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Posts by bengal-stripe

You might want to get in touch with the manufacturers directly. Their wholesale prices will depend on the expected size of your order, whether you want to get stock items or have your own styles made on the last you have designed, They also might have contracts with dealers in your town or agents in your country and might not be able to supply you (or ask for all negotiations to go through their agent). Nobody in the forum here will be able to give you a correct answer.
Just a guess: it might be camel leather. http://www.theshoesnobblog.com/2014/04/camel-the-new-exotic-by-corthay.html The quarters look like the camel leather I know, the vamp has a much coarser texture, But maybe the Corthay shoes are baby-camel while Aubercy uses a fully grown beast and certain sections (belly or hump) develop some kind of stretch marks as the animal grows to its full size. Your best bet might be to contact Aubercy.
There is always Jun Kuwana - King Croesus of the bespoke shoe world.http://homepage2.nifty.com/cobblers-web/Apart from one pair by Koji Suzuki, Kuwana hasn't had any commissions from Japanese shoemakers. Most of his bespoke shoes come from Cleverley and Fosters. He presents them with many detailed photographs and English descriptions.There is also a blog where he talks about shoes and fashion in general. The blog is Japanese only, but if you access it through Google...
New leather sole have a "finish". They get stained/painted to look attractive. That finish sits just on the surface and will wear off very quickly. That doesn't mean, the substance of the leather itself will be affected and wear out at the same speed as the finish wears off.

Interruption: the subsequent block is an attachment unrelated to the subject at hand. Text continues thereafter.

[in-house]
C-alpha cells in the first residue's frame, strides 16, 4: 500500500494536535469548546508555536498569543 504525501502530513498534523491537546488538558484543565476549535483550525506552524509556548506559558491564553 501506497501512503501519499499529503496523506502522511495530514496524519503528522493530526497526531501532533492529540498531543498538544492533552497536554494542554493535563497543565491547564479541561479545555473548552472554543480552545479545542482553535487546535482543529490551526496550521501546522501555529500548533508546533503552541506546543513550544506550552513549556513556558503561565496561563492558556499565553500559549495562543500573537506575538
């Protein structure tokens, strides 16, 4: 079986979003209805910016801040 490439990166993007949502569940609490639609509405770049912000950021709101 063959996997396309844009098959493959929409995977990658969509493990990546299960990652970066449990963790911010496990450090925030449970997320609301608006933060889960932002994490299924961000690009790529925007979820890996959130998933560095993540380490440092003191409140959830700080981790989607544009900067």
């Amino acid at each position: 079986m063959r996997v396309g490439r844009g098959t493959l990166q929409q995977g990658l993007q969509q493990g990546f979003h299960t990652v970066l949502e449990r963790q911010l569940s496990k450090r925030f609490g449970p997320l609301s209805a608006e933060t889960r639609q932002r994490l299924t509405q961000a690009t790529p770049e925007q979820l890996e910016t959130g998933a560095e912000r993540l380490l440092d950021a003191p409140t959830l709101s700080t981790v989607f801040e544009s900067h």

Did Edward Green throw the watch in as a freebie? (I never got more out of them than a tin of polish!)I'd almost thought it was a genuine Audemars Piguet 'Royal Oak'.Isn't it amazing how convincing those cheap Chinese replica watches look .
Genuine, but not of recent vintage:
Presumably that shoe (1910), in the collection of the Northampton shoe museum, is one of the seamless whole-cuts made by this Northampton guy . It might have been an entry for one of the numerous shoemaking competitions, which were very popular in England until the 1930s. The shoes are unworn and the entry might have been just a single shoe (traditionally the left one).
That's right! - All-American girl of French descent (although a bit empty in the head)Here are two more samples: [[SPOILER]]
It's also called a 'Greek foot' and is considered a sign of beauty. Do you know whose foot that is?
The shoe museum in Northampton has on permanent display a seamless whole-cut made in the early 1900s by some chap who worked in one of the shoe factories and produced seamless whole-cuts as a hobby in his spare time. (I believe, the museum has a whole collection of his work in storage). If he did numerous pairs over a number years, he must have become quite good at it.I would guess, this man was not the inventor of the seamless whole-cut. Presumably idea and execution have...
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